Kyle Sinckler has no recollection of the World Cup final despite watching much of England's defeat by South Africa from the sidelines after being knocked unconscious in the opening moments.
Sinckler admits it took almost four weeks to come to terms with the cruel misfortune of seeing the biggest match of his life ended by an accidental collision and he has not watched a replay of the 2 November showdown since.
Once the explosive Harlequins prop had risen to his feet he was able to walk to the replacements bench where he witnessed England fall to a deflating 32-12 defeat, but the battle being fought out before him passed in a fog.
"It took three or four weeks to get over the final. It was dark," he said in his first interview since the World Cup.
"You go through phases where you're distraught, feeling sorry for yourself and down in the dumps.
"I was struggling because I tore my calf just before the semi-final, it was a pretty bad one as well so I couldn't really walk.
"That was getting better and then in the final I got a pretty big concussion, so I didn't really know what was going on.
"I can't remember anything really from the final. They said I came back out, but I can't remember that.
"It was an innocuous incident which was just meant to be, but it was really, really tough.
"You ask yourself, 'why me? I've trained so hard to get to this moment. I've dreamed it, this is my life'.
"But then I snapped out of it, realising that you can either be the guy who is always feeling sorry for yourself or use it as motivation to push on.
"So I just flipped it on its head - it wasn't meant to be so crack on, just keep doing what I'm doing and keep working hard and hopefully I'll get selected for England again. Because I never take that for granted - ever, ever."
The incident ended an outstanding World Cup for Sinckler, who showed his athleticism and rugby smarts to run in his debut Test try in the quarter-final rout of Australia.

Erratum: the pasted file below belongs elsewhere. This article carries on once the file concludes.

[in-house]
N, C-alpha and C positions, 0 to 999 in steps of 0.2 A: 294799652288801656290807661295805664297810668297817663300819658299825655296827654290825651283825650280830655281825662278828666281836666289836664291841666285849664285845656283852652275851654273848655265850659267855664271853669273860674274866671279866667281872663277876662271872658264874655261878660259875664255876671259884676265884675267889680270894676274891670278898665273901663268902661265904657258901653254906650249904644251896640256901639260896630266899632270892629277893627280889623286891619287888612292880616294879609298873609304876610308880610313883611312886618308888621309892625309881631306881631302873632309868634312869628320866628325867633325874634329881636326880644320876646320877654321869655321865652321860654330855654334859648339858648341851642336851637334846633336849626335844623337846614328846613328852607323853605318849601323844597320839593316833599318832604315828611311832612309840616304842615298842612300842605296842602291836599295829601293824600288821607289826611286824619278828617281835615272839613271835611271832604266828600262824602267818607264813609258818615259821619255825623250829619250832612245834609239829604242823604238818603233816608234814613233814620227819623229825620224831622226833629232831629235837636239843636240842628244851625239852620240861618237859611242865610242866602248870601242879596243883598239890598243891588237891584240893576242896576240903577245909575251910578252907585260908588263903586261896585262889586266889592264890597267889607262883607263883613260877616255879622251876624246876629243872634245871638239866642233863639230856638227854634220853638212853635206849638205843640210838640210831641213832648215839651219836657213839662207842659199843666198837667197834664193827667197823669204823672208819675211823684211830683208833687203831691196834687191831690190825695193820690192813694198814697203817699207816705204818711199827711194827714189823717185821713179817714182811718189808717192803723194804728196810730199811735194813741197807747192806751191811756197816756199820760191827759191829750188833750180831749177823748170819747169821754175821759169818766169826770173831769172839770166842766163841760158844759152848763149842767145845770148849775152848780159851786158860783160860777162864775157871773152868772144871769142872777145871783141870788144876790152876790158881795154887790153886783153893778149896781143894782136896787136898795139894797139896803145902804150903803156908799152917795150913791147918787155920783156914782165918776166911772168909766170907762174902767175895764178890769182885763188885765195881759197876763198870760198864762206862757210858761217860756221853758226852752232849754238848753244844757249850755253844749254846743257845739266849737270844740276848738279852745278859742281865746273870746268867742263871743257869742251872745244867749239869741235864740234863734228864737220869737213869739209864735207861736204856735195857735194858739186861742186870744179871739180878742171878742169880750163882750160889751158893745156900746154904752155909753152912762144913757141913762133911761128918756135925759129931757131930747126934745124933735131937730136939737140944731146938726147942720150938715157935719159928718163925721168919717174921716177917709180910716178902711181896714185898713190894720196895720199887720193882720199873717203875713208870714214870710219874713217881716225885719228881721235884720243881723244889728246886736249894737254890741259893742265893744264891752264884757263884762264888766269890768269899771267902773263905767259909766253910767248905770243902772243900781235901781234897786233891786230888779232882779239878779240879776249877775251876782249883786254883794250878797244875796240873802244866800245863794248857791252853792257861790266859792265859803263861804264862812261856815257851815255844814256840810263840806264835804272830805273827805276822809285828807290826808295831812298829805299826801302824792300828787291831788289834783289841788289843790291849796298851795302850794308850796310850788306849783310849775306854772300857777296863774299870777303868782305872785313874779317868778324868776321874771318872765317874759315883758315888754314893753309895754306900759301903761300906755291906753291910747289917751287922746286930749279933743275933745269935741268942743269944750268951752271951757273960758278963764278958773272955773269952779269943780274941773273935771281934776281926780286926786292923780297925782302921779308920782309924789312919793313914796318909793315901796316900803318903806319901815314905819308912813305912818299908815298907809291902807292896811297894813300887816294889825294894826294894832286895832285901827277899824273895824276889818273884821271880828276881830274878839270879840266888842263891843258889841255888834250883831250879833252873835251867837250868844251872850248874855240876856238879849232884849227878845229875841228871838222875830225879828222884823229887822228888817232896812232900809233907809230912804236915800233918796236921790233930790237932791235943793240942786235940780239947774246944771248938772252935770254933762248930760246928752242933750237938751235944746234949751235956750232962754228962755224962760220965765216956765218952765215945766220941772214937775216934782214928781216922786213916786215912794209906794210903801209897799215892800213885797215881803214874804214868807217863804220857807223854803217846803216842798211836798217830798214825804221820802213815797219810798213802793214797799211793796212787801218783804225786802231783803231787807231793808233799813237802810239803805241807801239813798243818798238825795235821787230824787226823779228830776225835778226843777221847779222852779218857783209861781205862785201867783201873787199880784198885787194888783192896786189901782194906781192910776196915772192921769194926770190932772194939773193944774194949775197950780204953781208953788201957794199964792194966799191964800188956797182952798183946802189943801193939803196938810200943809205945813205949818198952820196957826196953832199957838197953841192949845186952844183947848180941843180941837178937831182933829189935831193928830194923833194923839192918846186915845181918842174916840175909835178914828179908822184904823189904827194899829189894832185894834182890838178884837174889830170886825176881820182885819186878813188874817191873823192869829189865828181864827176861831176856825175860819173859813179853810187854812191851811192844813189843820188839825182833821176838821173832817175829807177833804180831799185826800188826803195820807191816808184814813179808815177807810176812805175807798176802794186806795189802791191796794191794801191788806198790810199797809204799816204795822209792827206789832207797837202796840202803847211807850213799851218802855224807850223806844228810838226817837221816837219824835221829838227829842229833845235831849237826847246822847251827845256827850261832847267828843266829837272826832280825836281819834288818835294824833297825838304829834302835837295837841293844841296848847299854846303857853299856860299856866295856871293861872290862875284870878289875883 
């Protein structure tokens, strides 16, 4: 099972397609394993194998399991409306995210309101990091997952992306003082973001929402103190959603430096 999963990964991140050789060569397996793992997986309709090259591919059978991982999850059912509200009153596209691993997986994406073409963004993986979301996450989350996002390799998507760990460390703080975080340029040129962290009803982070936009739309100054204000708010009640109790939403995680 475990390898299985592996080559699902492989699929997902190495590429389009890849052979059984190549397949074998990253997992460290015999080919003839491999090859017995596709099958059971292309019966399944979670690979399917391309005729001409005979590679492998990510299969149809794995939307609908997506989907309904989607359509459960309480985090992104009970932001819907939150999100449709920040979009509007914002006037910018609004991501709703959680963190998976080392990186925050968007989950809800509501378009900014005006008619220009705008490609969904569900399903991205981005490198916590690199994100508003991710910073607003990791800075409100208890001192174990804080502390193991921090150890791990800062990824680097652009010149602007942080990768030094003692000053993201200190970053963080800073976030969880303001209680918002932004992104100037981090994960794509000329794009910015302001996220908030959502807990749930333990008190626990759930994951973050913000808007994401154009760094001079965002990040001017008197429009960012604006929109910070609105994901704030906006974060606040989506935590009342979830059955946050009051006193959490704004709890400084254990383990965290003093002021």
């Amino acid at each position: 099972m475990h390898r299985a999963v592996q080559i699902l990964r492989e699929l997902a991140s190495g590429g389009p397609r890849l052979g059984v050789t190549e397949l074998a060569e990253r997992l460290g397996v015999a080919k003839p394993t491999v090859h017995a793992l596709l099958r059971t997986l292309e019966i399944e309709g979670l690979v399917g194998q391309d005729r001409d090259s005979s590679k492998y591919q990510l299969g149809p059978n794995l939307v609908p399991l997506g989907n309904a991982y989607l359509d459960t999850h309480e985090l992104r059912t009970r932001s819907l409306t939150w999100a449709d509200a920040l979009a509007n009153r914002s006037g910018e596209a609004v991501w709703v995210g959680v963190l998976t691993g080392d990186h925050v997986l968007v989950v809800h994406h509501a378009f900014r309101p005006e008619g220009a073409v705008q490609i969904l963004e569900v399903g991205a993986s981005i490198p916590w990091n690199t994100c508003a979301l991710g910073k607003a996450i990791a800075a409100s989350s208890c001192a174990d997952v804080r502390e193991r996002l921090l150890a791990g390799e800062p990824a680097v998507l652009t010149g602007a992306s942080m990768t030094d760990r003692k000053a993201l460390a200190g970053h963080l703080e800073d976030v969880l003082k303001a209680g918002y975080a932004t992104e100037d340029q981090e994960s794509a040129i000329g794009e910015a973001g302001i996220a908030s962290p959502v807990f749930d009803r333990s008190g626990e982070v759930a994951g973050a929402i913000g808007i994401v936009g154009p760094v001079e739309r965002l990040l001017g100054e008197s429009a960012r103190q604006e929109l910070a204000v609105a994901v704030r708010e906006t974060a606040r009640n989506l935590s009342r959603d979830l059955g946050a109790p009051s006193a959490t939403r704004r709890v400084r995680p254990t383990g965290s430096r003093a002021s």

In the following round he was among the stars of a stunning victory over New Zealand, but he sees no value in revising the events of the Yokohama climax to a "bittersweet" tournament a week later.
"No, no. I'm done with it. It wasn't meant to be. There's nothing I can learn from it for myself," Sinckler said.
"From what I heard South Africa played unbelievably well and were deserving winners on the day.
"When you look back at the World Cup you have a sense of pride to have gone so close, but our aim was to win and become world champions and we fell short of that.
"It's bittersweet, but that's sport and we've got to keep going. We'll dust ourselves off and go again."
Sinckler watched the Springboks' celebrations upon their return to South Africa with goodwill following a chance meeting with their captain Siya Kolisi during the summer leading into Japan 2019.
The 26-year-old tighthead visited Cape Town with his friend Tim Swiel, the Newcastle and former Harlequins fly-half whose professional career began in South Africa.
"We were in a petrol station and it was 11pm. It's the off-season and I wanted some ice cream and this was the best place to get some ice cream," Sinckler said.
"Then Siya walks in - it was really random. He had a knee brace on and he was struggling with his injuries. He said, 'Kyle, what are you doing in Cape Town?
"Siya is such a genuine guy. He took my number and then next day he drove us around and took us to a township.
"He told me about the struggles they have in South Africa and the quota system. In the township we saw kids with no shoes or socks, they had nothing, but were happiest kids in the world.
"He said this is why the system is in place - if it's not then these kids won't get an opportunity and that would never have got an opportunity.
"Siya looked after us, we went to a braai (Afrikaans for barbecue) and he dropped me off at the airport when I was leaving. I just had a feeling that our paths would cross again.
"If anyone was going to win the World Cup, I'm glad it was him. He's such an honourable man."
Eddie Jones masterminded England's march to the final and while his future beyond 2021 remains in doubt, Sinckler is grateful to the coach who spotted a diamond in the rough.
"Eddie made me, man. Eddie made me. He changed my life. To not see him as England coach whether I'm there or not would be pretty weird," Sinckler said.